6. Daddy Day Camp (dir. Fred Savage)
To be fair, this joyless, crude sequel to Daddy Day Care was scheduled for a discreet direct-to-DVD burial before Sony figured it might be able to make a quick buck foisting it on moviegoers. In a rare display of good judgment, the public wasn't having it. It stiffed at the box-office and is currently ranked the third-worst film of all time on the Internet Movie Database. Even Mr. Boat Trip himself, walking punchline Cuba Gooding Jr., deserves better. He's just lucky Oscars can't be angrily rescinded.
7. Lions For Lambs (dir. Robert Redford)
For years, American films have remained strangely silent about the Bush Administration's amorphous, never-ending war on terror, at least outside the lefty-friendly documentary ghetto. Then came a deluge of muddled anti-war films that suggest that the only thing worse than Hollywood not taking a stand is Hollywood taking a stand. The worst of the lot is this leaden, stilted off-Broadway play masquerading as a political drama. Director Redford, Tom Cruise, and Meryl Streep are among the luminaries doggedly working their way through thick, unedifying forests of verbiage, but no amount of star power can hide the stagy emptiness of this dead-on-arrival chatfest. There are episodes of The Charlie Rose Show that are more visually dynamic.
8. Georgia Rule (dir. Garry Marshall)
Even if Lindsay Lohan hadn't been a tabloid fixture by the time Georgia Rule appeared, her cracked-out appearance would have set tongues wagging. Not that a clean-and-sober Lohan could have helped Garry Marshall's film, which aims to be a heartwarming comedy about incest and alcoholism, and probably comes as close to hitting that impossible mark as any film could.[pagebreak]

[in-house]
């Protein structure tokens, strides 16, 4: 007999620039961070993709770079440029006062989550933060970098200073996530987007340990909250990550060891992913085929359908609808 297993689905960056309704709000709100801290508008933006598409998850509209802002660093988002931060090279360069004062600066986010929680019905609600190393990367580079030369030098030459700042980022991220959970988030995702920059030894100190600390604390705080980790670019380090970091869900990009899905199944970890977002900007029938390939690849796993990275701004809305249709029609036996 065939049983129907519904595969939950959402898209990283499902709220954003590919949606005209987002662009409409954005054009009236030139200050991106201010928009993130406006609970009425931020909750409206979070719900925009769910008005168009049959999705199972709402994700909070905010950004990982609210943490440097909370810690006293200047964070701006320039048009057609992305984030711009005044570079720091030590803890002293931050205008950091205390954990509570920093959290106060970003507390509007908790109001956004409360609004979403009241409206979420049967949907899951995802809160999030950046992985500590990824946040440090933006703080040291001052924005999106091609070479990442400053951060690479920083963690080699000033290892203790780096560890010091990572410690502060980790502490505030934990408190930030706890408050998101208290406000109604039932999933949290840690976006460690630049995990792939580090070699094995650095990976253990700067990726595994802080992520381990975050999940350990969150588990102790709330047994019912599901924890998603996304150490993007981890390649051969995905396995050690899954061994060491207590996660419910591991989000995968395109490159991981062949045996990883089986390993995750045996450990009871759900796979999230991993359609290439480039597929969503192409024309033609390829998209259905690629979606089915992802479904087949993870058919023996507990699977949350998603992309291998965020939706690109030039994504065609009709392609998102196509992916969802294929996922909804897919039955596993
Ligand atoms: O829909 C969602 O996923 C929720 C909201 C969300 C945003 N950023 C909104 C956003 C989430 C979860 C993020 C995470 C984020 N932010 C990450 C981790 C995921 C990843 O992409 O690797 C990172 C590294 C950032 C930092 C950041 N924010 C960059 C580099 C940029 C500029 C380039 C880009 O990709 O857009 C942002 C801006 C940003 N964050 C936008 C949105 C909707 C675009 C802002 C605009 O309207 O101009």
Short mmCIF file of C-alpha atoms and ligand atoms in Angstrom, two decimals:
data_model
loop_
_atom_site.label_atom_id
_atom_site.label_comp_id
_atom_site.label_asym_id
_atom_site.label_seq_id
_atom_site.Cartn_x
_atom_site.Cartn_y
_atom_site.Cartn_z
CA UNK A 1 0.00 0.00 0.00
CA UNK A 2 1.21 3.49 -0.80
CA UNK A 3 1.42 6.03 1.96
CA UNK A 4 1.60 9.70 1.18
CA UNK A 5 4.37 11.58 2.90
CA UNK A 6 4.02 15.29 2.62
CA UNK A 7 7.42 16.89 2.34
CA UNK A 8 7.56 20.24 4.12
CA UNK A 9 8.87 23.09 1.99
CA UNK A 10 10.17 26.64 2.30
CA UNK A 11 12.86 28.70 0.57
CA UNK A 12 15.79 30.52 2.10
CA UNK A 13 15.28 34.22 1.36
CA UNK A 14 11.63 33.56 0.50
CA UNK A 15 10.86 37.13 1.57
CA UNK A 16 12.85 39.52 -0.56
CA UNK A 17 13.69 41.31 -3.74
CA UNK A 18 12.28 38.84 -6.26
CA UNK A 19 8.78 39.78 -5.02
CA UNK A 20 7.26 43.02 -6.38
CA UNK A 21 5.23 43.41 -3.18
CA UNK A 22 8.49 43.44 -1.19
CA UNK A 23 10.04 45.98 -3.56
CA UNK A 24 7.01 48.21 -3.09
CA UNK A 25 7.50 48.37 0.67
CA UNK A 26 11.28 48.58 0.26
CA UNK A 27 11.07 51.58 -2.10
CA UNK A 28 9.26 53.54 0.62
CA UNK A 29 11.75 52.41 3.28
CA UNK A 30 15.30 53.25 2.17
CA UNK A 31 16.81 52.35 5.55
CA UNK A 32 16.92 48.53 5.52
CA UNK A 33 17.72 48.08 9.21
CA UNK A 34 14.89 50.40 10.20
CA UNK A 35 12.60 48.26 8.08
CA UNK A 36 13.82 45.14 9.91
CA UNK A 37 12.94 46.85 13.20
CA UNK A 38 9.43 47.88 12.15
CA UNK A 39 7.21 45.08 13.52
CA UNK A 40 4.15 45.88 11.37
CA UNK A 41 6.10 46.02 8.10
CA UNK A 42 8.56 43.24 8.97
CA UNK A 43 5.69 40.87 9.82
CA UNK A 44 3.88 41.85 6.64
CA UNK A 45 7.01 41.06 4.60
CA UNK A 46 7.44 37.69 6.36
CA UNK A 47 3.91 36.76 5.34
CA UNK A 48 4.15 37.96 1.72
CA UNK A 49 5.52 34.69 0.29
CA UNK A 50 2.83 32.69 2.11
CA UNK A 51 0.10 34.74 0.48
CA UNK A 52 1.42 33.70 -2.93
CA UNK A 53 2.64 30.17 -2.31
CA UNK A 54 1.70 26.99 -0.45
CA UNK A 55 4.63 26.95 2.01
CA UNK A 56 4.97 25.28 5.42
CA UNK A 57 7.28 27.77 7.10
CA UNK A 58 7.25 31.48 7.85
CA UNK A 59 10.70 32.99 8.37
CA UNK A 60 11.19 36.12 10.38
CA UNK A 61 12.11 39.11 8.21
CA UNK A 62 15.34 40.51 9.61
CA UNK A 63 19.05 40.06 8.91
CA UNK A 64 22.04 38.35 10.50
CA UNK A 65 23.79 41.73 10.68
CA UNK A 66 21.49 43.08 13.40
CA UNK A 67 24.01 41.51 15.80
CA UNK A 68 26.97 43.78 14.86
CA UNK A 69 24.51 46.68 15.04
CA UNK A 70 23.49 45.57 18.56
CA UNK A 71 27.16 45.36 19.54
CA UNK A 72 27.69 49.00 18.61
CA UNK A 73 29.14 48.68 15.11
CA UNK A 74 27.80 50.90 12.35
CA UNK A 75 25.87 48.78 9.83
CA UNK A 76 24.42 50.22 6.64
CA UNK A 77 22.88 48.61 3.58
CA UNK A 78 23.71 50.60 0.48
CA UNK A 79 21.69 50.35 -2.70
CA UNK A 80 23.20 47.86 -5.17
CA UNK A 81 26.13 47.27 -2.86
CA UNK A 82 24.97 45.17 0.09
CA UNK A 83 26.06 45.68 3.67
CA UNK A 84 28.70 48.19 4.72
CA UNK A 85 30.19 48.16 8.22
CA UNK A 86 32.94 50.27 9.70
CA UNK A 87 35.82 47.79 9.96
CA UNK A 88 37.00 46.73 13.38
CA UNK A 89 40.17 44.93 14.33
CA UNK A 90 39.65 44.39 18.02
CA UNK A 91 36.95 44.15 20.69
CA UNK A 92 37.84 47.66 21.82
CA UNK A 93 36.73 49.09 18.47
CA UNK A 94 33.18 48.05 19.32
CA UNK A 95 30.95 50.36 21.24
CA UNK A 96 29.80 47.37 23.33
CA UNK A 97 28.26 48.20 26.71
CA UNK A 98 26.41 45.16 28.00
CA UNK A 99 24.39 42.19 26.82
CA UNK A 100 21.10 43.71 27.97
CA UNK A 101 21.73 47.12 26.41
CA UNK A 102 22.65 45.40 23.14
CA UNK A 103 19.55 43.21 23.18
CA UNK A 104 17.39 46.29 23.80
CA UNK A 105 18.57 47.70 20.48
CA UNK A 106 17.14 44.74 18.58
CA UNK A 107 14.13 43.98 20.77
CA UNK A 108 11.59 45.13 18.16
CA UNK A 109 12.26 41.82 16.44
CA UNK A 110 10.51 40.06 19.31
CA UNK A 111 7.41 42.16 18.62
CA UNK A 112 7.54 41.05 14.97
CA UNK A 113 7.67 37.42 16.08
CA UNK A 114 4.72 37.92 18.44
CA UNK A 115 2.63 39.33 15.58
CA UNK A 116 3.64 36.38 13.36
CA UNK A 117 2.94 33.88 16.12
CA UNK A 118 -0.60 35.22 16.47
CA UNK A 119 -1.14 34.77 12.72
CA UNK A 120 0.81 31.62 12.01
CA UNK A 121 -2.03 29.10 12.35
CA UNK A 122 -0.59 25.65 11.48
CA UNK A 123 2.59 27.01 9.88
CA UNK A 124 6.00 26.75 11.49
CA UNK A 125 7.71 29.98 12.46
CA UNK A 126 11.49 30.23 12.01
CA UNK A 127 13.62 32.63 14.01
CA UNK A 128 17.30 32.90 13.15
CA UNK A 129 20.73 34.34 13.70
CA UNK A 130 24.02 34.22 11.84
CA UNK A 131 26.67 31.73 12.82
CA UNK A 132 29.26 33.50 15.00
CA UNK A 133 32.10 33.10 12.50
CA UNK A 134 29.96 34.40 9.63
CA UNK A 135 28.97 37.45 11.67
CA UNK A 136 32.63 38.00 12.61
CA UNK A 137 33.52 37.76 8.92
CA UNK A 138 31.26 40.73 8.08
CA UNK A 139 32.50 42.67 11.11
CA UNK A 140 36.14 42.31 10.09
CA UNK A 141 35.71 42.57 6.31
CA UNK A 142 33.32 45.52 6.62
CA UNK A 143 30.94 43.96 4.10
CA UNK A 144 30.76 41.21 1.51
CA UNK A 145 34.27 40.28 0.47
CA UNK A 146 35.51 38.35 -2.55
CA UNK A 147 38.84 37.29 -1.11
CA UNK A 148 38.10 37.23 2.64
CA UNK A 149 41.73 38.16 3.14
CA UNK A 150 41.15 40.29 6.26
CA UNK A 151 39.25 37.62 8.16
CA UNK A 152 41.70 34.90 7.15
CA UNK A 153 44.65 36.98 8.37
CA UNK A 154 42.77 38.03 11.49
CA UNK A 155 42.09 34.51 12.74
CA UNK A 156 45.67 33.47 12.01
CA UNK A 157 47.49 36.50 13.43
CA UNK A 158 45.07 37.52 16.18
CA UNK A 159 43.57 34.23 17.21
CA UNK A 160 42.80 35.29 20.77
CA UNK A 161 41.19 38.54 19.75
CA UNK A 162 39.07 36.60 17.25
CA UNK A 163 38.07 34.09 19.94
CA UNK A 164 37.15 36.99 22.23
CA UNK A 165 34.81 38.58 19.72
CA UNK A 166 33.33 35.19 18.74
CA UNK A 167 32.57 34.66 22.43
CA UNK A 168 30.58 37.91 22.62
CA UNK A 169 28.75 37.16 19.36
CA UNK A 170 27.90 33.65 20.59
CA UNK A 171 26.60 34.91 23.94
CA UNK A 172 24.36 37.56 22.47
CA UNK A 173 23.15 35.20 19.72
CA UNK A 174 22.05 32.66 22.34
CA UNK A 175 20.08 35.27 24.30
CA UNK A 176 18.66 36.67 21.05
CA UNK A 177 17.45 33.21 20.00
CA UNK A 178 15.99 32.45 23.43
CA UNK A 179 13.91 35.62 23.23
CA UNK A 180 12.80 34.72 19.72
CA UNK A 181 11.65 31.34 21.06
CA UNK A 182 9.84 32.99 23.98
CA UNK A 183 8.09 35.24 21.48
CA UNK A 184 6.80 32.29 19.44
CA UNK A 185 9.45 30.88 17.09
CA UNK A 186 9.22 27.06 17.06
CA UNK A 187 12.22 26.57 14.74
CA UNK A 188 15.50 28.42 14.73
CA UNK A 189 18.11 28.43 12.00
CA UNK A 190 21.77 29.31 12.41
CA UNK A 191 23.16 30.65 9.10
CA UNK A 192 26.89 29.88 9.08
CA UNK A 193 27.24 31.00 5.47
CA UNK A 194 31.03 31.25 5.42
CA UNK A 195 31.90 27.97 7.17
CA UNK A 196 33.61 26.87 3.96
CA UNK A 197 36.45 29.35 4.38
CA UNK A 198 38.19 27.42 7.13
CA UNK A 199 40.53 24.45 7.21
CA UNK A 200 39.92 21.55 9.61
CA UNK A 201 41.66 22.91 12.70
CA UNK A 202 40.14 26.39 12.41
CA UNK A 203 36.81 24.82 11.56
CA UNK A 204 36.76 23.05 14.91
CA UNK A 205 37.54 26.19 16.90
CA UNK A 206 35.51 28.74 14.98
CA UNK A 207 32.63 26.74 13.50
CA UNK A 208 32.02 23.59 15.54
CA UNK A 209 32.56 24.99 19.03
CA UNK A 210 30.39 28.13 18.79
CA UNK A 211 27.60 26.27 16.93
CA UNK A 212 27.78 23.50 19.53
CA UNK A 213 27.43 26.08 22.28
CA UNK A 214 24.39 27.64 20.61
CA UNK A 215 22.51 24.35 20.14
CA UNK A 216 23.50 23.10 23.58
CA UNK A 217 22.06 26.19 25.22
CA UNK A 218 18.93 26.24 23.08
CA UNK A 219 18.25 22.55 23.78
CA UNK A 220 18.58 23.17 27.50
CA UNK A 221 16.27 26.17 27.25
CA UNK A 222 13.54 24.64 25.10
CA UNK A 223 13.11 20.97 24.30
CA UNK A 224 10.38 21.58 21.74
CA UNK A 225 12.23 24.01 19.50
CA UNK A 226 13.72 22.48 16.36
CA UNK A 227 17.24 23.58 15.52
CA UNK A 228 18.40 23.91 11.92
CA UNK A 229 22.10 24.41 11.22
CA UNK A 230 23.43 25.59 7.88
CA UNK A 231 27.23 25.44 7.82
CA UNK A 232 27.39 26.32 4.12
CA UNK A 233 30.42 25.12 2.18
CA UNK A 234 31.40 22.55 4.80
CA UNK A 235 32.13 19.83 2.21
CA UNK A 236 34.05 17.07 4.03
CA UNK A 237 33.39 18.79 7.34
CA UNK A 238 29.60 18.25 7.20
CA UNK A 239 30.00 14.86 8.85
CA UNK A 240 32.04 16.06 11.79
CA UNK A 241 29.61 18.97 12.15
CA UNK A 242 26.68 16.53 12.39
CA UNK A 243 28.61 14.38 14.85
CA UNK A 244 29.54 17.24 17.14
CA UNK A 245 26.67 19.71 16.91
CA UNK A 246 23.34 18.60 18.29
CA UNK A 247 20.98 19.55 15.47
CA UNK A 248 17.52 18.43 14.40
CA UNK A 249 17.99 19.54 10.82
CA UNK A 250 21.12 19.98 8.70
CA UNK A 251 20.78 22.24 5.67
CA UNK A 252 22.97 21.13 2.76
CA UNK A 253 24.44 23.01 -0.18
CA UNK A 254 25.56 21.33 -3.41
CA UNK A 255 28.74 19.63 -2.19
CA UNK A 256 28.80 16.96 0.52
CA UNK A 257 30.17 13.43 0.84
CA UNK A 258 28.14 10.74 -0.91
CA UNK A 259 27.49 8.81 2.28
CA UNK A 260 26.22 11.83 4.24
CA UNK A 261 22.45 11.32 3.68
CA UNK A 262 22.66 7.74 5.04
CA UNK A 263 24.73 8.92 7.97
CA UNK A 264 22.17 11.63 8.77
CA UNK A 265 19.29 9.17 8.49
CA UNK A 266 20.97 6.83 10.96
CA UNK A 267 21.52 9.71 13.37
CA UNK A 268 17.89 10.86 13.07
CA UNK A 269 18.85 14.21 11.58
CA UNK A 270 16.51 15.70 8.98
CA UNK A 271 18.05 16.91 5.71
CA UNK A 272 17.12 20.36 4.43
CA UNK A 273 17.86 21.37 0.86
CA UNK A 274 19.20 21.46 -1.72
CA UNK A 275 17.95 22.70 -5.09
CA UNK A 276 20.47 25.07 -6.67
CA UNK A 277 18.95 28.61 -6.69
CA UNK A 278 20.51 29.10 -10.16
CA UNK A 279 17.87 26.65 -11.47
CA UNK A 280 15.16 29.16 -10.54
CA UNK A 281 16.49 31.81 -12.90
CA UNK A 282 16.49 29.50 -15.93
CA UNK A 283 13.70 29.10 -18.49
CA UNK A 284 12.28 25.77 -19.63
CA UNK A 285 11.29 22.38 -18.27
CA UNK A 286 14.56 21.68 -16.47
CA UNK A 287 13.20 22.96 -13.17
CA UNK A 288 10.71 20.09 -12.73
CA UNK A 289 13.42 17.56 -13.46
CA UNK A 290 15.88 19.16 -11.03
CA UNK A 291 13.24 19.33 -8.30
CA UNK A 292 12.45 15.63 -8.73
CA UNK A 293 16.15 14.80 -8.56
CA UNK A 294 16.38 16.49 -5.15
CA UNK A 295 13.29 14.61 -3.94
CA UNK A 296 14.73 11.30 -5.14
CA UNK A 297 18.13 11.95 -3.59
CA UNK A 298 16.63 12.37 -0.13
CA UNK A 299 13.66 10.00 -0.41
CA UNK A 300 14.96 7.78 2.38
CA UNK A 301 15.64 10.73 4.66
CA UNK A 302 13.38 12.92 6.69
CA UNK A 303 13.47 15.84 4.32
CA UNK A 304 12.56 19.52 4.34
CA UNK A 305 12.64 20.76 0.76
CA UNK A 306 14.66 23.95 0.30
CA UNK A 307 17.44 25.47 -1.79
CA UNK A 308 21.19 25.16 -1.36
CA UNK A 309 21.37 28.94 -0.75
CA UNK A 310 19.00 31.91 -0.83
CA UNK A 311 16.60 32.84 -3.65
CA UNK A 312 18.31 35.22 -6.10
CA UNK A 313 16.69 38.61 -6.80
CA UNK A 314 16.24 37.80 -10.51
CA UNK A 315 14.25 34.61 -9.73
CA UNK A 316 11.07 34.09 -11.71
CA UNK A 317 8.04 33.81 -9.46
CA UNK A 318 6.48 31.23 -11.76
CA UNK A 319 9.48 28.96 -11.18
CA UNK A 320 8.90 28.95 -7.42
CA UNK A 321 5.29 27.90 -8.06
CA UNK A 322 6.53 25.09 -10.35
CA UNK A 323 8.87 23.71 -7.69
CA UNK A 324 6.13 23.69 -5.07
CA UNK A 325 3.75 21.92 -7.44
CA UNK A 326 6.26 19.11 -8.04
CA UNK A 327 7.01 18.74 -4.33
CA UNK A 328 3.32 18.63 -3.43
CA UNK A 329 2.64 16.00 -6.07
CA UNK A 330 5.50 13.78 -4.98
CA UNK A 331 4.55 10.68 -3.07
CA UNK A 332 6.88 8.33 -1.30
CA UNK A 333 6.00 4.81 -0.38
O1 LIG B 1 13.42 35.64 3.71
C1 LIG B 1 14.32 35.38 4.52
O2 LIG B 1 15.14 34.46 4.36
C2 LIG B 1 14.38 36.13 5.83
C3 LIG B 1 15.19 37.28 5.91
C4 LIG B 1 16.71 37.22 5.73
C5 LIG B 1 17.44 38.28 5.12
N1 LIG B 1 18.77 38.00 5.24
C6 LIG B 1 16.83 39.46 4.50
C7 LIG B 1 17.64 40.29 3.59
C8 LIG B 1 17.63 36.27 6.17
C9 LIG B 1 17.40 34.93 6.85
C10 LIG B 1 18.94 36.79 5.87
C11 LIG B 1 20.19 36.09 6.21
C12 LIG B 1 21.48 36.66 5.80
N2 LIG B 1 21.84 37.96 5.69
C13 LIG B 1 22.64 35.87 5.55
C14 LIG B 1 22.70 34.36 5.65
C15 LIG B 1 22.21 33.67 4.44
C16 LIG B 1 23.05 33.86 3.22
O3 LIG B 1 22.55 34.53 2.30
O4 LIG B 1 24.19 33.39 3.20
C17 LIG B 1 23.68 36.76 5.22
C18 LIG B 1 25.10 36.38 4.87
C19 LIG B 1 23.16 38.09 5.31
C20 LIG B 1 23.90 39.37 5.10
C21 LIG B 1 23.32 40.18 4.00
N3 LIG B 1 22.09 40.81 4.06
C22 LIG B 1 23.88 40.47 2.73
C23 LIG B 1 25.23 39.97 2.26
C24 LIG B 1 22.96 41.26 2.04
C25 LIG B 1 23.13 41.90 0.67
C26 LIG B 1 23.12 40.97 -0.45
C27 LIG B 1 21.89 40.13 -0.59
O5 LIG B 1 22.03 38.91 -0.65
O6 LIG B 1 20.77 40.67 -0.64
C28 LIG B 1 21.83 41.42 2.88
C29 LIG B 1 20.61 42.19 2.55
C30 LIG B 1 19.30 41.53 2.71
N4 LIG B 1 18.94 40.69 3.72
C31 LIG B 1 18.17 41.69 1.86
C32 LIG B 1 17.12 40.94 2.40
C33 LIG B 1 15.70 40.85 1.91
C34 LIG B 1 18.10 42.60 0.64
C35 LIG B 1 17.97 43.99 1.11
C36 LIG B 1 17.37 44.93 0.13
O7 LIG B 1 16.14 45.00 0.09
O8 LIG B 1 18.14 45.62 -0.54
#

9. Elizabeth: The Golden Age (dir. Shekhar Kapur)
The generally mediocre reviews of Elizabeth: The Golden Age don't even come close to suggesting how bad this history-as-fashion-layout film really is. The sequel to 1998's Elizabeth re-teams director Shekhar Kapur and star Cate Blanchett, but throws out the tiny pieces of sense and gravity that helped the first film work. It's all costumes, forced tears, posturing, and a score so obnoxiously over-the-top that it wouldn't sound out of place in a circus.
10. The Number 23 (dir. Joel Schumacher)
Jim Carrey squandered the good will he'd earned from his surprisingly mature and restrained lead turn in Eternal Sunshine Of The Spotless Mind by delivering the worst dual performance this side of Lindsay Lohan in I Know Who Killed Me. Here, Carrey plays an obsessed dogcatcher and his shadowy doppelgänger, a saxophone-playing brooder who serves as the protagonist of a mysterious book. Schumacher's ludicrous thriller piles on gimmicks and plot twists until it all but disappears up its own ass.
11. Smokin Aces (dir. Joe Carnahan)
Smokin' Aces features a bizarre all-star cast (Jeremy Piven! Alicia Keys! Ray Liotta!) and some of the most untamed filmmaking you'll ever see. Sure, writer-director Joe Carnahan knows his way around a difficult shot, but it's all for nothing when the story makes no sense and the characters couldn't be more unpleasant if they were covered in sores. When an action comedy counts Jason Bateman in a bra and a bizarre ventriloquist routine involving Ben Affleck's corpse as highlights, you know you're not watching the second coming of Midnight Run.
12. Revolver (dir. Guy Ritchie)